-Anna G.

Monday, February 13, 2006


Vagina Monologues

Well this weekend was the Vagina Monologues at Tufts, and I thought I'd give my impressions...
I went on Friday night, and it struck me that the biggest challenge for this play has become keeping it original: I think that every single person in that room had seen the Vagina Monologues at LEAST once or twice before, and frankly most people seemed to be there out of a sense of duty ("it's February, I guess I have to go see the Vagina Monologues..."). Of course, it's a fantastic testament to the power of this play that it has gone from revolutionary to cliché in only seven years - can you imagine that V-day started in 1998? It wasn't that long ago, and it's already an obligatory production for every University in America. But this wild popularity has its disadvantages in the fact that, well, it's all been done, and people are beginning to get bored.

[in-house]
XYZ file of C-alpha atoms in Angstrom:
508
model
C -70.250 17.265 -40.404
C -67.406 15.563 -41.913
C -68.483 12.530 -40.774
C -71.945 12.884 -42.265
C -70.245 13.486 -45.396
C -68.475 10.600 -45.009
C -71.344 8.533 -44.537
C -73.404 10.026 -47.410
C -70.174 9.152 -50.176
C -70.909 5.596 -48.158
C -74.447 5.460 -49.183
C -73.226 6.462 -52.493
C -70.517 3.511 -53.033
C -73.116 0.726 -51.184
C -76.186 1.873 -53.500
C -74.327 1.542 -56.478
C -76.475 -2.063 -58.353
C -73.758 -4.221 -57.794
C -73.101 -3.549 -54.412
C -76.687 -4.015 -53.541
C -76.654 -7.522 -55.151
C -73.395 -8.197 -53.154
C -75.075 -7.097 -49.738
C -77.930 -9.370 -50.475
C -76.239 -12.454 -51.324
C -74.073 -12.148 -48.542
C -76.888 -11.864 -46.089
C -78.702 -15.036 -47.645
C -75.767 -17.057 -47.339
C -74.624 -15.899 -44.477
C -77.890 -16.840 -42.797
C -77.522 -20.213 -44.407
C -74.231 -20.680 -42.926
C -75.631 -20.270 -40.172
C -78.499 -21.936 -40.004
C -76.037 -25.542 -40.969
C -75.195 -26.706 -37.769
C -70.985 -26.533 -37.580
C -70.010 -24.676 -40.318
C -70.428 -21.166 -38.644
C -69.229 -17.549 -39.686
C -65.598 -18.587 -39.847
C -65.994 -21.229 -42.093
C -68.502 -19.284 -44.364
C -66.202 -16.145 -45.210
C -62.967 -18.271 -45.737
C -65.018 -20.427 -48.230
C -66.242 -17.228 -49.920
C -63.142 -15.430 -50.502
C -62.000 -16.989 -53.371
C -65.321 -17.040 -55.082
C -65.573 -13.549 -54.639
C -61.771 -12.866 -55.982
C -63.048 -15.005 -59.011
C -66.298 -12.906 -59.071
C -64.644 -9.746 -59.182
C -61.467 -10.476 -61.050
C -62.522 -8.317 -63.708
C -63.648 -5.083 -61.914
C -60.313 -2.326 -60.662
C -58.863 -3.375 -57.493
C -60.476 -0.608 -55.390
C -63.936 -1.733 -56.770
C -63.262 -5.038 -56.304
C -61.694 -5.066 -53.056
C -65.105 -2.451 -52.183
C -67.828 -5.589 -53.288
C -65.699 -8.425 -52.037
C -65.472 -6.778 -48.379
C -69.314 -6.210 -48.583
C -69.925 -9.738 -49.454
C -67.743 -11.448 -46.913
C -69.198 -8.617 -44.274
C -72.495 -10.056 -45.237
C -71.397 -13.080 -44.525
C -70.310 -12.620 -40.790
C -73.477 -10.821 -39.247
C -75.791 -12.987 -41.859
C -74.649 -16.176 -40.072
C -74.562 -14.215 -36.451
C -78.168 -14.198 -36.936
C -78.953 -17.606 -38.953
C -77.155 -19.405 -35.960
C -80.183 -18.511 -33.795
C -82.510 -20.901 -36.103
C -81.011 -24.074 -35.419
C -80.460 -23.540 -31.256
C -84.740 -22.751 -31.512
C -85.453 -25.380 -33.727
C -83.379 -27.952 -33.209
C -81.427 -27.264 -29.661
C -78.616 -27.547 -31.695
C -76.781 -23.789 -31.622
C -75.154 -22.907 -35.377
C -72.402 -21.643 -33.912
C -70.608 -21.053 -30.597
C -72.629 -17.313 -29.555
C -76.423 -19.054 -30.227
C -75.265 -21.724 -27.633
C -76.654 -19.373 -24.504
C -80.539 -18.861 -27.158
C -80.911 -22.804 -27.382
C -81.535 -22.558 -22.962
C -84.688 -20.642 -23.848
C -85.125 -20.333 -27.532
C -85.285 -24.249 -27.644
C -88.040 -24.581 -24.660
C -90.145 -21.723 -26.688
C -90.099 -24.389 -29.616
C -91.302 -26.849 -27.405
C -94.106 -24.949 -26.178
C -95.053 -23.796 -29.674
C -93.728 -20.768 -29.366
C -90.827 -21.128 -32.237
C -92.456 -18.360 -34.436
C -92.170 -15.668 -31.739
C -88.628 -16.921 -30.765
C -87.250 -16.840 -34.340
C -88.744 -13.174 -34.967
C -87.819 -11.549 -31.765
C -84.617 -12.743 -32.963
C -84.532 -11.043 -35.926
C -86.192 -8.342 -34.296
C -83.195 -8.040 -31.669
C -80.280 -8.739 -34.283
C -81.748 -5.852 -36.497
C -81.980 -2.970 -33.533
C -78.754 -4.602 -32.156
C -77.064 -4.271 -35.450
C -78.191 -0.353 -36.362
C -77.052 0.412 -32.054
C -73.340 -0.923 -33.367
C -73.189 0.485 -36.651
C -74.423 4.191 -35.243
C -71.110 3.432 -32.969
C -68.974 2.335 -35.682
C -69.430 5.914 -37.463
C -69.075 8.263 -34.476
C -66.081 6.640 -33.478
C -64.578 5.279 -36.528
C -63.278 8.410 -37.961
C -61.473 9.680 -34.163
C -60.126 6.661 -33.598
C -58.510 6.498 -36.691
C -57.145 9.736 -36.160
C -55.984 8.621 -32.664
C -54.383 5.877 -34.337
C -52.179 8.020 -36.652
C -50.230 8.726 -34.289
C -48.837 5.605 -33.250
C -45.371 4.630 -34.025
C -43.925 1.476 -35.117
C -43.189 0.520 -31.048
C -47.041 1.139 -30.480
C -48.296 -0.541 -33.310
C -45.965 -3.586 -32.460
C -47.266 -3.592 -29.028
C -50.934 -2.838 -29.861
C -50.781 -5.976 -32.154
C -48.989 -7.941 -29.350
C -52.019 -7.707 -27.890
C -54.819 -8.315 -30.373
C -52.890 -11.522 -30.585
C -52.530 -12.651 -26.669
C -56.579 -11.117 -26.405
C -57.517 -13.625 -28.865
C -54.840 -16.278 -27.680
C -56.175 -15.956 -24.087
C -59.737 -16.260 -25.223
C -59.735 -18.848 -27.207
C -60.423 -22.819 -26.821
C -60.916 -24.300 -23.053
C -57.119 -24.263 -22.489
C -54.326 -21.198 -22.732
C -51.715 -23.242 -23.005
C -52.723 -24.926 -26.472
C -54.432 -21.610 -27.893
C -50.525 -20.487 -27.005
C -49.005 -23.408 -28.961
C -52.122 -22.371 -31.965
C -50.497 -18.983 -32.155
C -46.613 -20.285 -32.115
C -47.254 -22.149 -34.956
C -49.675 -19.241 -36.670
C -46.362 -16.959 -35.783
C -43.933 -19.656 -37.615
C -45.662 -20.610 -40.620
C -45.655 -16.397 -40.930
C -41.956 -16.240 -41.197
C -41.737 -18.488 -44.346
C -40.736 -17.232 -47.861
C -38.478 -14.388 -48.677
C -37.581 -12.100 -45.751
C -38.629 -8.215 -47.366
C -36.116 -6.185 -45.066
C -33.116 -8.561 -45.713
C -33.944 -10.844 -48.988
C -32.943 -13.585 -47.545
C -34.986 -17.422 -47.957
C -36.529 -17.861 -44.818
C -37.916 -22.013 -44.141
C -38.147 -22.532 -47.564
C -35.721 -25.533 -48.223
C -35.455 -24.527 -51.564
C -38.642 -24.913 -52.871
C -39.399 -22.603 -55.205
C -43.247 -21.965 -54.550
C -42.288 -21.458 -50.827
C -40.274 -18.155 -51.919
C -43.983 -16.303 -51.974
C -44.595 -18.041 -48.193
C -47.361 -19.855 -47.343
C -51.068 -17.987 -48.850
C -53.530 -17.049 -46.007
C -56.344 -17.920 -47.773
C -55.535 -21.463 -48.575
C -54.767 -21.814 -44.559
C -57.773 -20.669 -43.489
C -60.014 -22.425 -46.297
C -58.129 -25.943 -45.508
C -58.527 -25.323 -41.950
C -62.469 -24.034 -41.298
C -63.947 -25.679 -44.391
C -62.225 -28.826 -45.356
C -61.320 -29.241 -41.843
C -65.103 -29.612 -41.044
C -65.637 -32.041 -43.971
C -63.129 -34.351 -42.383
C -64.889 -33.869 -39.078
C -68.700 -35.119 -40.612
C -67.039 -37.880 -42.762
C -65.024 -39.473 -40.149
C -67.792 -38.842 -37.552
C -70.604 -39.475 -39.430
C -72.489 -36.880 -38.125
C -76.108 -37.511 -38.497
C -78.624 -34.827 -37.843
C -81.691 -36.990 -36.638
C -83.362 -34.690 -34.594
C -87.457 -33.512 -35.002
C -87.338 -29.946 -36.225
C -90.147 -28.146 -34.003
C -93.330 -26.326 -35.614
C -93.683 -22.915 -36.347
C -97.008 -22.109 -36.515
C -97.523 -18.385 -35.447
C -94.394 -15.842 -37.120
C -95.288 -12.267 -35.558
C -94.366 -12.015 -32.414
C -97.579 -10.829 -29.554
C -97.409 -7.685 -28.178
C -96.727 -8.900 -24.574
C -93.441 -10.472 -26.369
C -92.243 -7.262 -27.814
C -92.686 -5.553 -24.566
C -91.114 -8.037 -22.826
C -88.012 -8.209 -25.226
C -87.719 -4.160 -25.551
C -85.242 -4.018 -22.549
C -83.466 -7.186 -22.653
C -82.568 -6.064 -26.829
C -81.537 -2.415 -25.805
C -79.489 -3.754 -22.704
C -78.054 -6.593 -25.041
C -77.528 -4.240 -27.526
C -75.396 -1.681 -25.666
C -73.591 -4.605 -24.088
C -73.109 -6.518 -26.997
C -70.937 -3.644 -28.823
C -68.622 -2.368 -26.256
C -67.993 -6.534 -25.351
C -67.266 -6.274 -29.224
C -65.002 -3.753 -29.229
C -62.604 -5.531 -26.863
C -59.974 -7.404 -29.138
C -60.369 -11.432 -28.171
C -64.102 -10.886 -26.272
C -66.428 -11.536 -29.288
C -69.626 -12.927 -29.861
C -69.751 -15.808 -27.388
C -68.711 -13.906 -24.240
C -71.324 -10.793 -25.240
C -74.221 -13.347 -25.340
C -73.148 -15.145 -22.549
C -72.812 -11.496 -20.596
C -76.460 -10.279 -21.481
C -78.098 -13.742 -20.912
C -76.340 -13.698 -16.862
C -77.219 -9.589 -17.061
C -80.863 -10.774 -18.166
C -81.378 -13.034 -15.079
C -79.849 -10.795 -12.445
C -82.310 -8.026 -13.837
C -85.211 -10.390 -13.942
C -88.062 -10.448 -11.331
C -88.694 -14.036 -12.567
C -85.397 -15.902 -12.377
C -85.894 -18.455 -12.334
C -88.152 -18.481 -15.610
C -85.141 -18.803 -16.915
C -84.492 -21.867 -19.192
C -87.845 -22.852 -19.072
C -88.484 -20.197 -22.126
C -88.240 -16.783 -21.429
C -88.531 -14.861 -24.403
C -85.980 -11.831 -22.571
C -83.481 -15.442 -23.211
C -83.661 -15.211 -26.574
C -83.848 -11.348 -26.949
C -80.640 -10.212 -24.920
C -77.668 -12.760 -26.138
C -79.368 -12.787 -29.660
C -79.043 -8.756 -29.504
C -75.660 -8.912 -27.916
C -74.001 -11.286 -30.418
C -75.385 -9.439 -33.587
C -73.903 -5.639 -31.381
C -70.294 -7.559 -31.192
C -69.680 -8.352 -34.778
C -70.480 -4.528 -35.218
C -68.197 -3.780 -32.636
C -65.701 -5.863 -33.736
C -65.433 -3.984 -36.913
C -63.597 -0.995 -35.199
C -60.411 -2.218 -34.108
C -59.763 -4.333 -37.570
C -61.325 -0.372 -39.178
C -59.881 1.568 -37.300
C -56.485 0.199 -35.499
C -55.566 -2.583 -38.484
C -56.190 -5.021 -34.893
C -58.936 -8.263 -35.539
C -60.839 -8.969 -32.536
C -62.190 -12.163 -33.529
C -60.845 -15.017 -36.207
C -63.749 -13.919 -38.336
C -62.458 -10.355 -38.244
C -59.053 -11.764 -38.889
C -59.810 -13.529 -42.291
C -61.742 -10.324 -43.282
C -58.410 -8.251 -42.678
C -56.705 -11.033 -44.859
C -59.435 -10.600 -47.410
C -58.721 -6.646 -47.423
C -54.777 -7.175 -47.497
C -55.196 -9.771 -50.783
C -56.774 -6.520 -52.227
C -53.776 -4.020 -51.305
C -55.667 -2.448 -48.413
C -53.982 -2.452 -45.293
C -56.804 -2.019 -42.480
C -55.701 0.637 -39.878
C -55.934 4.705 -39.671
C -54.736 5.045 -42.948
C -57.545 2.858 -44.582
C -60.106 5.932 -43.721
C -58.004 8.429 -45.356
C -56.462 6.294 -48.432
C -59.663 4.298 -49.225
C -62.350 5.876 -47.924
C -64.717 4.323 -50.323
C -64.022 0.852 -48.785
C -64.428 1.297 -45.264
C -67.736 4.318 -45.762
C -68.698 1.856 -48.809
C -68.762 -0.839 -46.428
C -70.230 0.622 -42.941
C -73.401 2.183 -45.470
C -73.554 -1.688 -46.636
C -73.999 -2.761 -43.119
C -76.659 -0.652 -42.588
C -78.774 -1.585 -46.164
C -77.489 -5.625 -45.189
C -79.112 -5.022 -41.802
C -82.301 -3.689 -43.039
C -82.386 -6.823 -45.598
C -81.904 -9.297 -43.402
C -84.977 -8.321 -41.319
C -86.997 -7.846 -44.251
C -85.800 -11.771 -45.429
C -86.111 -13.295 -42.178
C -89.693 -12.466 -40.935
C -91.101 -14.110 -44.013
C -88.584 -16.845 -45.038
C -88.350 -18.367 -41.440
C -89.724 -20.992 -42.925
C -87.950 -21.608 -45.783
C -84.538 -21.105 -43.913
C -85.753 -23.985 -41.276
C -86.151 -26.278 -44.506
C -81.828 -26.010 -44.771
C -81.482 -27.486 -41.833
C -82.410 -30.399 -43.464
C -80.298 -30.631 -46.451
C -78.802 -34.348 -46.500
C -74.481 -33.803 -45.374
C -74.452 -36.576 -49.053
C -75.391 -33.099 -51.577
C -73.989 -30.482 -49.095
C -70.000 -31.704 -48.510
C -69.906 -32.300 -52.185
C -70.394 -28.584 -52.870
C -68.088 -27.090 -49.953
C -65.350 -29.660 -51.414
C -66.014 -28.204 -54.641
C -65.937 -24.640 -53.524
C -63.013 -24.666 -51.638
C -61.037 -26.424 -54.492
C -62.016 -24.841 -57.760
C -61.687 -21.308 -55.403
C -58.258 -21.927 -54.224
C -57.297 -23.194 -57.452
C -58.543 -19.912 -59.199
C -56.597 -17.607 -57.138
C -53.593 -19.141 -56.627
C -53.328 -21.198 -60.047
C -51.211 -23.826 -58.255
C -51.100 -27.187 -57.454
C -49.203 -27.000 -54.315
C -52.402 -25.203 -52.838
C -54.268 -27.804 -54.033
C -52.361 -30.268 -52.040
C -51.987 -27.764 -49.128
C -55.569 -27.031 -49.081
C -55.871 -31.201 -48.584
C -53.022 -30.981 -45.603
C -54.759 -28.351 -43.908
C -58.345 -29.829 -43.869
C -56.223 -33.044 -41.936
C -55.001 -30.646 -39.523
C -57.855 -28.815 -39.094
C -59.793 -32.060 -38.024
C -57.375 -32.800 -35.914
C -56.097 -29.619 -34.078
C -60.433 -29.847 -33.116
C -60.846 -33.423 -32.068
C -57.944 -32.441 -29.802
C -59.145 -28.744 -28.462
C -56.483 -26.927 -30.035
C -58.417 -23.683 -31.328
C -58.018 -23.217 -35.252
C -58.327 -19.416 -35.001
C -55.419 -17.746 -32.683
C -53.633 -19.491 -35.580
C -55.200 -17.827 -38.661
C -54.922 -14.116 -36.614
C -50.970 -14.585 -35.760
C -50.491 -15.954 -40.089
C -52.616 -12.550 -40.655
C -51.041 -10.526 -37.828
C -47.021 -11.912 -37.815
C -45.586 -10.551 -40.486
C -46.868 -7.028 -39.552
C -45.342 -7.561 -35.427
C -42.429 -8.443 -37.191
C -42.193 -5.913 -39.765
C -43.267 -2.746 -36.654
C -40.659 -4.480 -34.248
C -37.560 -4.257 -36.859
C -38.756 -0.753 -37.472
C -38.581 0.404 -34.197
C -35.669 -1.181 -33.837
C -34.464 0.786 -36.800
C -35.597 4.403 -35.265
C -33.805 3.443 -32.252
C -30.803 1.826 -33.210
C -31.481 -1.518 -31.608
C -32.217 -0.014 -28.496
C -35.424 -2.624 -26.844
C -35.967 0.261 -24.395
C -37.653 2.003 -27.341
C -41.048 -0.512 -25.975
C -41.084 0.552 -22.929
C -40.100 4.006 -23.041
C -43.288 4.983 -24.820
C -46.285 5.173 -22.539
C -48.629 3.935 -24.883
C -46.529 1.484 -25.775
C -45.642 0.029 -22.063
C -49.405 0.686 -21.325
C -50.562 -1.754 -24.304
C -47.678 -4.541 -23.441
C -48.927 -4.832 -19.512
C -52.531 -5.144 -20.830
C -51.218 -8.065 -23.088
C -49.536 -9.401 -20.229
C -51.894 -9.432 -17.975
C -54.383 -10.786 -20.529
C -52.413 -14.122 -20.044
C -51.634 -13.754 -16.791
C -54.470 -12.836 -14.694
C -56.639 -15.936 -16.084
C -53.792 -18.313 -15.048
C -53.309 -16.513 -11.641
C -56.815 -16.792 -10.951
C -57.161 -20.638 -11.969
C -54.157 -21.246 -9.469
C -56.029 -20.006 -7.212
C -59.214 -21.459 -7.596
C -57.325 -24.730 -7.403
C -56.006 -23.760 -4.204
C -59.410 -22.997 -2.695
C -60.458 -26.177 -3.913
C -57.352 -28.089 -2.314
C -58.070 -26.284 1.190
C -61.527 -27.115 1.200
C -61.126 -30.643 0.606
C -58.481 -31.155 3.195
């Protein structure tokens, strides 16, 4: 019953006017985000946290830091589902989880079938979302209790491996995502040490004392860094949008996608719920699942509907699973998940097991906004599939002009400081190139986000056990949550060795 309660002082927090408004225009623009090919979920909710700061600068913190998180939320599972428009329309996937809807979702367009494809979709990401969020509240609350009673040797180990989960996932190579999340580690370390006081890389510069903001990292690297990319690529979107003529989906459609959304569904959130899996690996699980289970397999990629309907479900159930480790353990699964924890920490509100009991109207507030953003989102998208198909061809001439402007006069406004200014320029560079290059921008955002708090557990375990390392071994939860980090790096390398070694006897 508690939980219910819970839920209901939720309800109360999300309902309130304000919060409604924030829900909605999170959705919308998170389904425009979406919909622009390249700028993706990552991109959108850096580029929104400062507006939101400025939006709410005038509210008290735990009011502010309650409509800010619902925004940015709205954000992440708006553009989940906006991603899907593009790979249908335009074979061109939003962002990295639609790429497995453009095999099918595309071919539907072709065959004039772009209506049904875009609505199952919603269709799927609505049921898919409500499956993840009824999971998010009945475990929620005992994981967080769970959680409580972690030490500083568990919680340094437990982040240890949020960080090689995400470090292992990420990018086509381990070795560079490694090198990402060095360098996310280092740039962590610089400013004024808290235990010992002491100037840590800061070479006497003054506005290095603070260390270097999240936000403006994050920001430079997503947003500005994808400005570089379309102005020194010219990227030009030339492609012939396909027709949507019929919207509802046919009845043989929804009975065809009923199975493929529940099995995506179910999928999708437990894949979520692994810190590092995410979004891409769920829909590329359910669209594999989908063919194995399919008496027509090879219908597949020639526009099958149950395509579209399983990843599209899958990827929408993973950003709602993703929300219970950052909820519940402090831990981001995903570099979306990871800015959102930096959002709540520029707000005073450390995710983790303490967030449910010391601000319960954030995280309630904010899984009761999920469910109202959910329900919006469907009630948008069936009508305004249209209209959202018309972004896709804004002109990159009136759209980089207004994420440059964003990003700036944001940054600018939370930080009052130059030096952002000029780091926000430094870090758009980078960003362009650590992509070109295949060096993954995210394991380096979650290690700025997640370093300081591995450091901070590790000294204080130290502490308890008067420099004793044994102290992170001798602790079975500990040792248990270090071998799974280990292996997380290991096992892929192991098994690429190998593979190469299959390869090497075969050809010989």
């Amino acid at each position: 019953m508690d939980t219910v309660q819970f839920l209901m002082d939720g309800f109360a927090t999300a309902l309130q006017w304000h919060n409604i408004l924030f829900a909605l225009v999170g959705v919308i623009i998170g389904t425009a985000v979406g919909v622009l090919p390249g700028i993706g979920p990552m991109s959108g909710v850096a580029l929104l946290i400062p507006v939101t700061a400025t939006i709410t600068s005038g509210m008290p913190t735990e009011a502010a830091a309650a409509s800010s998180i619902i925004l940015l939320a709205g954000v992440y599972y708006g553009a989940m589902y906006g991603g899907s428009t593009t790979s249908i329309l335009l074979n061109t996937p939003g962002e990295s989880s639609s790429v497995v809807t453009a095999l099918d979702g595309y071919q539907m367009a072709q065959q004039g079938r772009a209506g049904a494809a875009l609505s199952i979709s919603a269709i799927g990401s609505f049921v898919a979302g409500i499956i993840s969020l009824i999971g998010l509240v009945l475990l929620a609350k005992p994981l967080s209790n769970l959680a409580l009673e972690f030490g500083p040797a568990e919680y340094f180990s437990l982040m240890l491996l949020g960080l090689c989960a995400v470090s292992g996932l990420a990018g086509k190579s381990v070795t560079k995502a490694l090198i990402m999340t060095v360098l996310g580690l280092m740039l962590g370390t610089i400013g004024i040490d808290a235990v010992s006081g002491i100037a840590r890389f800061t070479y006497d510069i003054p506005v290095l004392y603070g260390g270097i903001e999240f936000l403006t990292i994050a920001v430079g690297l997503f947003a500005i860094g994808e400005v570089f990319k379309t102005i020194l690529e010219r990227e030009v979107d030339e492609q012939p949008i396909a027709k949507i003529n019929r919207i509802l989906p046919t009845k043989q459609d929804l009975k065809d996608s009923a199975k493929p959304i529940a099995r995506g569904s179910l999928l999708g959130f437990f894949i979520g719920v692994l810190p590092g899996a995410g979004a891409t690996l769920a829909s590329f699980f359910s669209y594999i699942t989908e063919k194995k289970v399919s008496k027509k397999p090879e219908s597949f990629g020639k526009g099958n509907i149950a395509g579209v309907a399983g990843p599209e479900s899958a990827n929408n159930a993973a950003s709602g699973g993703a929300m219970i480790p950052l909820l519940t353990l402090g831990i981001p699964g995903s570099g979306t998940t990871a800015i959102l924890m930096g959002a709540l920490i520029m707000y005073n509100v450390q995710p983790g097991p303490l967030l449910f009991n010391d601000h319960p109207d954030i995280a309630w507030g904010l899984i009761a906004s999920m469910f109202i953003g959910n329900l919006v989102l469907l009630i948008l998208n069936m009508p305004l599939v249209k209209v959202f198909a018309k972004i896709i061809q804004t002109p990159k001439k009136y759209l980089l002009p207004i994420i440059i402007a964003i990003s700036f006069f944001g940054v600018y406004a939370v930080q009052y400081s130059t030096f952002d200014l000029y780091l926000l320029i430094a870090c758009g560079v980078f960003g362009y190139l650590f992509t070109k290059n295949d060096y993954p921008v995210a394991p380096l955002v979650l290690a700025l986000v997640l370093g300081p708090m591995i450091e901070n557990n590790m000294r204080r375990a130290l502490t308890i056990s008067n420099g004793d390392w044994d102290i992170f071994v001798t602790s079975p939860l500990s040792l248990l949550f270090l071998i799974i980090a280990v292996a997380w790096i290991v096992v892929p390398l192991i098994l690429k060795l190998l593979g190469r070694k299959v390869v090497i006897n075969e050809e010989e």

Congratulations, then, to the women and men involved in the Tufts Vagina Monologues, who did a damned good job of keeping our attention! The representation was very simple and loyal to the text, and depended on the actresses’ abilities to pull it together despite everyone’s familiarity with the play. Personally, I thought Lauren Jackson in “The Little Coochie Snorcher That Could” and Jessica Cohen in “Reclaiming Cunt” both deserve additional props (they were awesome). But I’m not trying to be rude when I say that this production had nothing too special about it: it was basic, and well done.
So another Vagina Monologues season has come and gone, Good Job to the cast and crew at Tufts…I guess we can all go back to being afraid to say vagina and talk about women’s sexuality for the other 364 days of the year…